Have you ever danced, had the time of your life and ended up with aching knees? Do you feel heaviness or soreness in your joints after a brisk walk or jog? Like most people, we do not give our knees a second thought until they start giving up on us. Knee ailments can be very painful and belittling. Try dancing or running with bad knees! And it is not just our knees that get affected. With advancing age, most of our joints start creaking after a lifetime of use and abuse.
Your joints deserve your attention and some tender loving care before they start giving up on you. Prevention is the best medicine for your joints. If you take good care of them, they will take care of you in your later years. Along with plenty of exercises, your joints also need the right nutrition and care.
Understanding the Joints in Our Body
A joint is made up of cartilage, synovium and synovial fluid which act as a cushion between two bones so that they do not rub on each other. They also enable the joint to function smoothly. As an inevitable part of the ageing process, the cartilage wears over time. But, healthy joints function efficiently for a longer time.
An average human body has around 300 joints! Some of the better-known ones are knees, elbows, ankles and wrists. Though we use all our joints in the daily course of life, our knee joints bear the most brunt. We use them while walking, crouching, climbing, sitting and even when we are standing still. They, very literally, help us stand. Which means that they have to hold up our entire weight. Any injury to the knee, internal or external, can be extremely painful and could be a hindrance for a normal life.
So, how can you take better care of your joints in general and knees in particular?
Simple Care for Your Joints
Here are 3 simple things you should do to keep your joints healthy.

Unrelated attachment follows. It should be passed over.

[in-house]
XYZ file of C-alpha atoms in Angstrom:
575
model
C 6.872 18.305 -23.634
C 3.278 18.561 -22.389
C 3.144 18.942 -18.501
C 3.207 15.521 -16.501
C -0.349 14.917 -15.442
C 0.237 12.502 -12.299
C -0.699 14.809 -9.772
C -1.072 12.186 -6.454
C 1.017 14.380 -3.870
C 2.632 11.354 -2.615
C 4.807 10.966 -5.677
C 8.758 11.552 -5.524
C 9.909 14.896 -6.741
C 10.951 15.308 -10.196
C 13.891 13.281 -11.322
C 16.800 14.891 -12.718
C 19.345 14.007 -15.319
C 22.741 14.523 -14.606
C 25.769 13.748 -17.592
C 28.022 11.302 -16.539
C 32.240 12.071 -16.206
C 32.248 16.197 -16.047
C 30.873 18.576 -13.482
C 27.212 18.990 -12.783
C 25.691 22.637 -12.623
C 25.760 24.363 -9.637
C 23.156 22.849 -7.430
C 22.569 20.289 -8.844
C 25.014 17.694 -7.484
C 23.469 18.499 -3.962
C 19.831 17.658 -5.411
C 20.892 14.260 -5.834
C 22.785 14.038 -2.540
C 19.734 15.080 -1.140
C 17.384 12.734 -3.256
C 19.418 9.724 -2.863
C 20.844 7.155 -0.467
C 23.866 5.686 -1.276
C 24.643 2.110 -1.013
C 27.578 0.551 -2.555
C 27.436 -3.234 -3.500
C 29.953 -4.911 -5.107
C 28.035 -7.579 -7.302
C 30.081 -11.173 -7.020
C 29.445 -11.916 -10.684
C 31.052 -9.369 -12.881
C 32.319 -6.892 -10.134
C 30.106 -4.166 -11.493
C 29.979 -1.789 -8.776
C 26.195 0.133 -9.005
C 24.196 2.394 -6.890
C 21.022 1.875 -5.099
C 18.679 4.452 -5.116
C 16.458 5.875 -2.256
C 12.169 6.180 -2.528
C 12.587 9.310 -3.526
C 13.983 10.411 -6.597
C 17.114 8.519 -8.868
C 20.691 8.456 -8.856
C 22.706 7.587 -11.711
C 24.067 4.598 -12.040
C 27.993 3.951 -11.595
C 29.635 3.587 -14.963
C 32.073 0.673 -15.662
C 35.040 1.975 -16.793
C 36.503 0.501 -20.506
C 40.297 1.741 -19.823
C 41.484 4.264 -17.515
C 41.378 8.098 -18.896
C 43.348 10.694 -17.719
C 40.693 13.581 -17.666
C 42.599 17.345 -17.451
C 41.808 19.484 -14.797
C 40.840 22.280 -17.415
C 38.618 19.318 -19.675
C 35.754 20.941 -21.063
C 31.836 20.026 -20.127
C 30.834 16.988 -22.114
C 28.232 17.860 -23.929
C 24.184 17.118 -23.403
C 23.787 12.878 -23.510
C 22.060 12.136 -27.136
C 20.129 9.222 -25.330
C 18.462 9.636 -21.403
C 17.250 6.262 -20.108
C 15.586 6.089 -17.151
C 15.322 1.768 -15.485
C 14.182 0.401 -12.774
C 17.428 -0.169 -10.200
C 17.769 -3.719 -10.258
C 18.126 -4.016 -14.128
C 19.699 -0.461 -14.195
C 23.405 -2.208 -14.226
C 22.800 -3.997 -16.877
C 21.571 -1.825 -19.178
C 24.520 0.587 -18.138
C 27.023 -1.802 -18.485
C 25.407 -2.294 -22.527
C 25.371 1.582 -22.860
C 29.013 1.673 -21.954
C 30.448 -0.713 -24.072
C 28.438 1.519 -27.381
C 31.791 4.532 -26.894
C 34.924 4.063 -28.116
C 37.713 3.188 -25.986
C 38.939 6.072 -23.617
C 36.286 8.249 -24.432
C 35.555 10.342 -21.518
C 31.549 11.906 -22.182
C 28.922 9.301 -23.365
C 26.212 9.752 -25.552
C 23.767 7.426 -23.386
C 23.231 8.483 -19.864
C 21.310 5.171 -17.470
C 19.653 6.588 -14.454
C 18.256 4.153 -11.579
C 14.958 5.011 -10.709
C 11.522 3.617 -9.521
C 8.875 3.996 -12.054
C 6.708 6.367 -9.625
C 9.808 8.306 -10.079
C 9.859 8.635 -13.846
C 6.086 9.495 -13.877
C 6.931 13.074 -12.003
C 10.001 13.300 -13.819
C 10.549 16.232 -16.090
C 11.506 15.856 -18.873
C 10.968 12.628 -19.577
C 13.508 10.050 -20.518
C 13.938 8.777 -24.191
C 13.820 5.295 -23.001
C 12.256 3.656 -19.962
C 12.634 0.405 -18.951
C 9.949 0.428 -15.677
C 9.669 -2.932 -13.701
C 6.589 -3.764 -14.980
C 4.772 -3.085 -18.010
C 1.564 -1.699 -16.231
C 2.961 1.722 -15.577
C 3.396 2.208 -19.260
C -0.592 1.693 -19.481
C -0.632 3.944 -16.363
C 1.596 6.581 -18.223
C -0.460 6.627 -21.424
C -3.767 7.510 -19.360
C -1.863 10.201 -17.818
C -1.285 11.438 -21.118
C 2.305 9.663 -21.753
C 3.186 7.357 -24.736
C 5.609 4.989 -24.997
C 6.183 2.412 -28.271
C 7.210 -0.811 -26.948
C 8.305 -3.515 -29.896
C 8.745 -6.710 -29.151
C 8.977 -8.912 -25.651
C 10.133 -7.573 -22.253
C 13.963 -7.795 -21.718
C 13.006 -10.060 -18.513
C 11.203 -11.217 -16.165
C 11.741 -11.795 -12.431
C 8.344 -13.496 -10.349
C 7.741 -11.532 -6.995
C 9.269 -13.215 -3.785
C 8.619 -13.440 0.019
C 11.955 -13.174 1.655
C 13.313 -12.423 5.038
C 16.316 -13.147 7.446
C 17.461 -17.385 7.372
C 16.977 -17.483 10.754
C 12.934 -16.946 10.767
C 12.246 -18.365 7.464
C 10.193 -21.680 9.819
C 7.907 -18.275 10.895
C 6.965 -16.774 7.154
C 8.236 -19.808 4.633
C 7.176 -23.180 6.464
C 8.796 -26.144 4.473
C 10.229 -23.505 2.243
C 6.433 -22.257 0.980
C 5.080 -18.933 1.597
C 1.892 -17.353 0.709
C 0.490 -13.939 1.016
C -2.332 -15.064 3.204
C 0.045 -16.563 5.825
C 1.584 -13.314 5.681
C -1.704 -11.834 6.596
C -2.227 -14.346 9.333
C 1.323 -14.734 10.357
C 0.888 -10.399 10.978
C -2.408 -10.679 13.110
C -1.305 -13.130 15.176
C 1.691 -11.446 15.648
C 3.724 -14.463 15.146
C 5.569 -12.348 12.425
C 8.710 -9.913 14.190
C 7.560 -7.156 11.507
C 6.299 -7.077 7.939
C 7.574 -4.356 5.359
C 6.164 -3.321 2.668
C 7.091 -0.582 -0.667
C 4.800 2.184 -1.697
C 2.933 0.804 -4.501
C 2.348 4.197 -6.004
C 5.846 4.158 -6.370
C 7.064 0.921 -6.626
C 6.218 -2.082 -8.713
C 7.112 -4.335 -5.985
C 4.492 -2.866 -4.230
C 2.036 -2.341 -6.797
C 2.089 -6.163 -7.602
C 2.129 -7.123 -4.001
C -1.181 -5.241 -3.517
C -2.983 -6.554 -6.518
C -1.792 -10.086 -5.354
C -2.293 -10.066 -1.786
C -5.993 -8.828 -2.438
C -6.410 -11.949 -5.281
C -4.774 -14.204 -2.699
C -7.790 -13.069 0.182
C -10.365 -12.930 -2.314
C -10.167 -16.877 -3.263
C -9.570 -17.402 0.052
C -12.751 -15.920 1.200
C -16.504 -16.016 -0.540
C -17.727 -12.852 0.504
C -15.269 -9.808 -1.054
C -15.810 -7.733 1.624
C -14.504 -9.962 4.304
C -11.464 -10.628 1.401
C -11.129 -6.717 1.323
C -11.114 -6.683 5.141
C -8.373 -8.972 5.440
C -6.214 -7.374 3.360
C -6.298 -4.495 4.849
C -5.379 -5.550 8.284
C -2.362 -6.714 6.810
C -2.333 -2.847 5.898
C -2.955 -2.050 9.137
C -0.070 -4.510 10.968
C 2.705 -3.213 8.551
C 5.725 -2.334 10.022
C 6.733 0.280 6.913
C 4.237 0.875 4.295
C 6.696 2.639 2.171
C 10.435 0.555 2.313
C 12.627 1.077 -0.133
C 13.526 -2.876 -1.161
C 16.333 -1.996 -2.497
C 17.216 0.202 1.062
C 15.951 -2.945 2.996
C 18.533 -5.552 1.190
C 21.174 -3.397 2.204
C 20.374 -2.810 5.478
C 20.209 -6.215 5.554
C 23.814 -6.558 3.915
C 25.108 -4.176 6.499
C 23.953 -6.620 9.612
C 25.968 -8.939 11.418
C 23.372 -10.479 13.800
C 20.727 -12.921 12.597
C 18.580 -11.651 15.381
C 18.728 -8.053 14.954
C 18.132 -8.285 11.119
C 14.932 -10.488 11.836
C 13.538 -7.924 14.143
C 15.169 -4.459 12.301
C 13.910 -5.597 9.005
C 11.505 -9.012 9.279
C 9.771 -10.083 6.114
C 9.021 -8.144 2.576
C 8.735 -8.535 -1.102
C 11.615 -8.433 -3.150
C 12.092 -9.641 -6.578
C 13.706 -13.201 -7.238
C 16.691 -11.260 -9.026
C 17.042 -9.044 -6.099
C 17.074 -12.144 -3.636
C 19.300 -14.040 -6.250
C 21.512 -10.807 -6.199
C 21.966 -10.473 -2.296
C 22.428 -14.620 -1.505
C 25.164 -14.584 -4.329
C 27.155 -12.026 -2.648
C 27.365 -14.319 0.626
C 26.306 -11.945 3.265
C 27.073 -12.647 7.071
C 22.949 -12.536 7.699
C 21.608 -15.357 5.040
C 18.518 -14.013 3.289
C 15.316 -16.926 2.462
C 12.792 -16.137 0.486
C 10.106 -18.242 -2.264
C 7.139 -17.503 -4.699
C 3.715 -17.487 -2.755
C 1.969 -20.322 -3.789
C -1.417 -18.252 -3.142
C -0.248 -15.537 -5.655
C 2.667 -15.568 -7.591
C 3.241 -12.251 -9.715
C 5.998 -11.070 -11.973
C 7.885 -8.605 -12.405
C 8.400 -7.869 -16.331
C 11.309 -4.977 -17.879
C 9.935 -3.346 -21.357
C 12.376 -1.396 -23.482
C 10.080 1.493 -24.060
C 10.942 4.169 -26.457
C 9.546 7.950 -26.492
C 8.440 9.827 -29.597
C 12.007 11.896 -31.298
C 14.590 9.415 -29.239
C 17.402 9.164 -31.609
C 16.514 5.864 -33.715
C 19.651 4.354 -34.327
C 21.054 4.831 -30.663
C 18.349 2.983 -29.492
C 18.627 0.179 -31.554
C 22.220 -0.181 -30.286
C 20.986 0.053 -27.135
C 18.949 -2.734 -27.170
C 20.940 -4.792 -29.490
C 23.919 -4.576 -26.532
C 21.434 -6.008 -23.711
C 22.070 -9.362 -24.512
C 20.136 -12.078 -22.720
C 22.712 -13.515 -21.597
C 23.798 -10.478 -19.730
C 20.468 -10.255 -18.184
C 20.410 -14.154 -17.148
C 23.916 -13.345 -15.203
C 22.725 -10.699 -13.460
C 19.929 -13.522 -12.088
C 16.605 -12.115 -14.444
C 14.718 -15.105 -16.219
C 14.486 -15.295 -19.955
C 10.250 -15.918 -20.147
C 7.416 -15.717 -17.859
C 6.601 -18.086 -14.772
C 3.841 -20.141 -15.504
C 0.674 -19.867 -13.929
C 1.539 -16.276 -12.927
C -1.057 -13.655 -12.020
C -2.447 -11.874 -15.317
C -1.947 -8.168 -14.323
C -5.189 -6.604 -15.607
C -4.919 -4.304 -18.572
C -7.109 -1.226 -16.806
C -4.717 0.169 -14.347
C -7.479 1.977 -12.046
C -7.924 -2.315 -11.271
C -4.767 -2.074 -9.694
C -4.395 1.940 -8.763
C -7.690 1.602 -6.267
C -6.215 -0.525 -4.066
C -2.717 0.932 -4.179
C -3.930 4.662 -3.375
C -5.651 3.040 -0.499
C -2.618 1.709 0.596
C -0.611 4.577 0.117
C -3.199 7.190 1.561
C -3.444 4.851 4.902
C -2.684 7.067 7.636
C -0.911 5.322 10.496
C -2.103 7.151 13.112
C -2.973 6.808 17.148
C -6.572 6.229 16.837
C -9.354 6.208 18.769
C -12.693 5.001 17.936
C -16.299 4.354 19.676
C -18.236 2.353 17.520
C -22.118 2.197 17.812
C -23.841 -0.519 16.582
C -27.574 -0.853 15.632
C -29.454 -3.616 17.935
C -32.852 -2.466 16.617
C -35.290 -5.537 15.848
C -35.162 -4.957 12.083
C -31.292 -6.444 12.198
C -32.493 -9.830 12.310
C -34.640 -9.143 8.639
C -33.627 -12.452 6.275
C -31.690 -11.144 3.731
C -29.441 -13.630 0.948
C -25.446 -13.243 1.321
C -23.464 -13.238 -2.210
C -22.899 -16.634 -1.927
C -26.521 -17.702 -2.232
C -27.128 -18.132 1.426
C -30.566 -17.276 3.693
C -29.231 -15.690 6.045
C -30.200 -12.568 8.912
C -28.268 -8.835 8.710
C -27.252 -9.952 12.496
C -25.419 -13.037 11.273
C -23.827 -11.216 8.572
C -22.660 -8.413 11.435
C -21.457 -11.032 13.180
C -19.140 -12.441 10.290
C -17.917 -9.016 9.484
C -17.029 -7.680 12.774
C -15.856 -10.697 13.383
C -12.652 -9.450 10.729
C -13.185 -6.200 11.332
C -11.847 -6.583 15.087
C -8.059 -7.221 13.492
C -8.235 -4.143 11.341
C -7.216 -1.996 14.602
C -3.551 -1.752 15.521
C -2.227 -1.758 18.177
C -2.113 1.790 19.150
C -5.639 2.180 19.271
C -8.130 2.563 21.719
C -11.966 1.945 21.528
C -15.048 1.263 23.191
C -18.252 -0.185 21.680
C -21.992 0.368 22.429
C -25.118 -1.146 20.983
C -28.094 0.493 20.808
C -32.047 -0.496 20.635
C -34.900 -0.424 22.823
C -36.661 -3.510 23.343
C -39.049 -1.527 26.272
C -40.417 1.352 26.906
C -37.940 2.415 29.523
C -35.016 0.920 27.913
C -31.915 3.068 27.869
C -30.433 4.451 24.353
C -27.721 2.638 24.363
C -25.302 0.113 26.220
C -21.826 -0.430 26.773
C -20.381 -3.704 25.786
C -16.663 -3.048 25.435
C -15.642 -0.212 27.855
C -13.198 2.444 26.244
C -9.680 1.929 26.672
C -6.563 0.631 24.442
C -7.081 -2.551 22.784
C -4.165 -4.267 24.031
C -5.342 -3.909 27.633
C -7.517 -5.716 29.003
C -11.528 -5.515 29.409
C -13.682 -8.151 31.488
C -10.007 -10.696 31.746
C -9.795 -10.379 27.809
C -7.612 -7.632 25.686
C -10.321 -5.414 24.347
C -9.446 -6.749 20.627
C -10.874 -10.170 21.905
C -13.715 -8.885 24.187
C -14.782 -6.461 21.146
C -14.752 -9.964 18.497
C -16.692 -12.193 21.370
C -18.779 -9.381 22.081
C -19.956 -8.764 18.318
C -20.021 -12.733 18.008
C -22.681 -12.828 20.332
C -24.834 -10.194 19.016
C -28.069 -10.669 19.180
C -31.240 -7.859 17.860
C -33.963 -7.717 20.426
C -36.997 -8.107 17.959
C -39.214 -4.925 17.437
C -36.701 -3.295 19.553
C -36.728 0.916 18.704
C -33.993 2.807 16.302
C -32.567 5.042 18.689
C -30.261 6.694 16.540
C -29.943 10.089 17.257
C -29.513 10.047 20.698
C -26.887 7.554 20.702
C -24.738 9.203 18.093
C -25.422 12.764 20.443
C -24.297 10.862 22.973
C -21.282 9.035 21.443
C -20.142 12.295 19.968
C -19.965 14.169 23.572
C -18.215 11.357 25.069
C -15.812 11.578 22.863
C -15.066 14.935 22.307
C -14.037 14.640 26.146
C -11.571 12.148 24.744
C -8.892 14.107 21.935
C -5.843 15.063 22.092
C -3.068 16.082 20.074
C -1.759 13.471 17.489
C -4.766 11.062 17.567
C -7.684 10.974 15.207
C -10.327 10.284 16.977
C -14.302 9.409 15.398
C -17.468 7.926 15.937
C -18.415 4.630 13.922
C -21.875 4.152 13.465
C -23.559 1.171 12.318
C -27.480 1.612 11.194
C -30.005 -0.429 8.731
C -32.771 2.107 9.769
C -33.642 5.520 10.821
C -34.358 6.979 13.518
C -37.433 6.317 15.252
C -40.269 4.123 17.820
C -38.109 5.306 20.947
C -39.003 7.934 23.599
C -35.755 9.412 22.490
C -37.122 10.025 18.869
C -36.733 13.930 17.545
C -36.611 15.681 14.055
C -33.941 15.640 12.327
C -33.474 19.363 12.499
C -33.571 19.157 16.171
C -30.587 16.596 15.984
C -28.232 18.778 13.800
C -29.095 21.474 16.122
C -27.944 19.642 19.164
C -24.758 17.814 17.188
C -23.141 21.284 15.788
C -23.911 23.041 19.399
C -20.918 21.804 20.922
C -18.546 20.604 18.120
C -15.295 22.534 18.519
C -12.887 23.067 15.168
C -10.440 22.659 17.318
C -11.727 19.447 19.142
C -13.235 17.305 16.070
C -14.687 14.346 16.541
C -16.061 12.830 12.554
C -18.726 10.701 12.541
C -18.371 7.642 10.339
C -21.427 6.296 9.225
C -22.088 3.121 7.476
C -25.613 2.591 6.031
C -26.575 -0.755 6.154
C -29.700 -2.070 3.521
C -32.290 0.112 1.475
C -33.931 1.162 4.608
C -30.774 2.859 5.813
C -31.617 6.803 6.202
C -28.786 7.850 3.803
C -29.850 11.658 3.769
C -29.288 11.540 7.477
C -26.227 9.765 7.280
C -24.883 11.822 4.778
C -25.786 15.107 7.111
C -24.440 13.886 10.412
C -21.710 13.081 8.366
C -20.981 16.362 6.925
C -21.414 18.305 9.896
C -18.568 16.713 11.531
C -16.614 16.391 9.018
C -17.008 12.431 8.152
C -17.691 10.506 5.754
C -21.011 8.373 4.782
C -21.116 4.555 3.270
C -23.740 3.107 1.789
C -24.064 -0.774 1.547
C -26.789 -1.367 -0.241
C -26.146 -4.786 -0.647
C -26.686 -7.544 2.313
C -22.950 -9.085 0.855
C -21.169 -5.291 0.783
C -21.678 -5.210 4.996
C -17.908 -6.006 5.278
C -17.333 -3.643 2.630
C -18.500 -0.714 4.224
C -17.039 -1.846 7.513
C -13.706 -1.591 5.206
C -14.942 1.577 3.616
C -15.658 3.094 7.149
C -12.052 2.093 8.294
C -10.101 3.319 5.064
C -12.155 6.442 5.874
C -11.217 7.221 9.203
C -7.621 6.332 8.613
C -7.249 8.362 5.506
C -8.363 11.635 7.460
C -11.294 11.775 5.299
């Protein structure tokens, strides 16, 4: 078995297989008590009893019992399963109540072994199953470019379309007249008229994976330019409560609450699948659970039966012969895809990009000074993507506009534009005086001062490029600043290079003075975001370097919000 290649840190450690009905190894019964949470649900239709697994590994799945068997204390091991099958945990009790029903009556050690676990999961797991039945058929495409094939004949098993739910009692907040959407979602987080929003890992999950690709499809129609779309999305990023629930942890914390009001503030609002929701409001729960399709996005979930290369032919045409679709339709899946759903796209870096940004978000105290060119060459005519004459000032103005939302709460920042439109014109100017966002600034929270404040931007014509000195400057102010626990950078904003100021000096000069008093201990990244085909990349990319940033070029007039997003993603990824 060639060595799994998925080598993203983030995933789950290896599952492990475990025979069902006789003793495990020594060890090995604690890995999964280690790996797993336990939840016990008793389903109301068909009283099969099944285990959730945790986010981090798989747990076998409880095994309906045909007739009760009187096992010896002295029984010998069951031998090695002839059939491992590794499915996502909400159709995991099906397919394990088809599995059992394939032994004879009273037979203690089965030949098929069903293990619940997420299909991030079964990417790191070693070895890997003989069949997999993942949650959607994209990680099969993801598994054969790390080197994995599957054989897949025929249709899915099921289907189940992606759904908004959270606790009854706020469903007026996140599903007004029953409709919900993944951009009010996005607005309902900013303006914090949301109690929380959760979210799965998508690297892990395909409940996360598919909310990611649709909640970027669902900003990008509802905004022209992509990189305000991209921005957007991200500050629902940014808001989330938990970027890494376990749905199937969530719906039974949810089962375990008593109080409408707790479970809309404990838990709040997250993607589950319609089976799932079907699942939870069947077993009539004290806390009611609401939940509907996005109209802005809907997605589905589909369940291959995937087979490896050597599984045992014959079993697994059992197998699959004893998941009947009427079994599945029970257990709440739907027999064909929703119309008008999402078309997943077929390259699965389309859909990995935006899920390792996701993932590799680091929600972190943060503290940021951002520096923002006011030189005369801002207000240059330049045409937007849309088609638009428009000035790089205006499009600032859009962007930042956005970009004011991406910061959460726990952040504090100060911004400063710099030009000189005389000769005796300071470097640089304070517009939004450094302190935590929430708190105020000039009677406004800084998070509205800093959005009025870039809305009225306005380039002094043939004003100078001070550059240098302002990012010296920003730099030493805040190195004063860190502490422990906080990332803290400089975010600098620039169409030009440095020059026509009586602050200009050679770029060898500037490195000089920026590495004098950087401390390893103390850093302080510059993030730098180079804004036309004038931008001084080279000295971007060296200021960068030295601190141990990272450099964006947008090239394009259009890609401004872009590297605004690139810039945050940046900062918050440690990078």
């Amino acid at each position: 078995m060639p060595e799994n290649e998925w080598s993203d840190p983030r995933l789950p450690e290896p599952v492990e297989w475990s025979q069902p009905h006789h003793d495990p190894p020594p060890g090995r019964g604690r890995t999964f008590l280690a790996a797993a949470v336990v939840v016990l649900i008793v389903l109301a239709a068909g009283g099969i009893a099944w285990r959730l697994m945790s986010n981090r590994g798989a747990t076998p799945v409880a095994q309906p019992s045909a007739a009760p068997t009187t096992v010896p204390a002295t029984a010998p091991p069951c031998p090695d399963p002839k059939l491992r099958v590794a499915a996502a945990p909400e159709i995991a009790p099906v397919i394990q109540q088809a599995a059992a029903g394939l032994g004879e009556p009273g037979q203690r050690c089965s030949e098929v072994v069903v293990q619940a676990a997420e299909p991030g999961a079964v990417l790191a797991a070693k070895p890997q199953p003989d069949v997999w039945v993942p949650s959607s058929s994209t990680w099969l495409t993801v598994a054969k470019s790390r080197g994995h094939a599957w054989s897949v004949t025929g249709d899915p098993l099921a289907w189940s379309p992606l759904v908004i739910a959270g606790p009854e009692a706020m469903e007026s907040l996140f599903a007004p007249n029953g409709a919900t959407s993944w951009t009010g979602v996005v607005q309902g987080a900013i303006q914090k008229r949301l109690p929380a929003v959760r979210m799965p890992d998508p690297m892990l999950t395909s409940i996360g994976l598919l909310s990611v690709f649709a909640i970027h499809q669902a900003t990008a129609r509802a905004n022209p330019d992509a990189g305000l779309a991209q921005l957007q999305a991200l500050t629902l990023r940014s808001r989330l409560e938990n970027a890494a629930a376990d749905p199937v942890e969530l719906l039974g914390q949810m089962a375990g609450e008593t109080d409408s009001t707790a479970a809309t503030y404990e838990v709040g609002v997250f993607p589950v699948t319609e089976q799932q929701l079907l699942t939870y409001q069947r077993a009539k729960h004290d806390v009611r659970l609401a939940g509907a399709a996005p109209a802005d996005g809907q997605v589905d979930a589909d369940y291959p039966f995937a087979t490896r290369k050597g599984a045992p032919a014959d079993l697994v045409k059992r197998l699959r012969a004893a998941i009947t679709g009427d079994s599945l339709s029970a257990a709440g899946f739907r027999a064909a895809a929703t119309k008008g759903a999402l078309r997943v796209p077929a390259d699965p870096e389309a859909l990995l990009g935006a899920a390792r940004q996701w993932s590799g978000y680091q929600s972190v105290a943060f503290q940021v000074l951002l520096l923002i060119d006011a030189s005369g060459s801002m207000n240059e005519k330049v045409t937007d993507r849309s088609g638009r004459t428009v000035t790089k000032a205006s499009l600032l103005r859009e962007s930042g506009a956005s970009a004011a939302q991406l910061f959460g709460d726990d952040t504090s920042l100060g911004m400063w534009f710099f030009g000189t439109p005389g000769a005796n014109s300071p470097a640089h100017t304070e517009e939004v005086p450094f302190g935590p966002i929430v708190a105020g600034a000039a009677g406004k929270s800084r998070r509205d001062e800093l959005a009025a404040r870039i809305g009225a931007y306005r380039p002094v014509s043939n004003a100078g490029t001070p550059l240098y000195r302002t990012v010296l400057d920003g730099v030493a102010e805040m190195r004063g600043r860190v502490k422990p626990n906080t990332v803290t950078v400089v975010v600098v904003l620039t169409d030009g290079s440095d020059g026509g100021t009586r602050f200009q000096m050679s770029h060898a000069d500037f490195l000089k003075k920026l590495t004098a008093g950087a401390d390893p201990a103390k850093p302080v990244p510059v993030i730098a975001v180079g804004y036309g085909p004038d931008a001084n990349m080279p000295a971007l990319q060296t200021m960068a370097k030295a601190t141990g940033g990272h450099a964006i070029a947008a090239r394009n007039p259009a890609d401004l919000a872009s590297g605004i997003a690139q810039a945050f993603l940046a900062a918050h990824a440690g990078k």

- Start doing range-of-motion exercises to preserve your current range of motion
- Maintain healthy body weight with a good posture to help reduce pressure on your joints.
- Drink at least 7 – 8 glasses of water to keep your joints hydrated.
- Eat a calcium and nutrient-rich diet every day, such as whole pulses, soybeans, milk and milk products like paneer, curd, and cheese.
Along with the right diet and plenty of exercises, you must supplement your body to give your joints a better chance and fortification.
Essential Nutrients to Supplement Your Joint Health
Well-spoken and well-established nutrients Vitamin D, calcium and magnesium are essential for better bone health. Natural sources of these nutrients include eggs, milk and milk products, whole grains, green leafy vegetables and sunlight for Vitamin D. Did you know that calcium, to work efficiently in the formation of bones, requires magnesium and vitamin D? When consumed in enough amount, they help in better calcium absorption. So, try including these important nutrients in your diet for better joint health.
Apart from these, we have hidden nutrients in our food that are beneficial for our joints. Among these, today we will discuss three nutrients that are highly researched, but least spoken about. They also play a vital role in your joints’ health: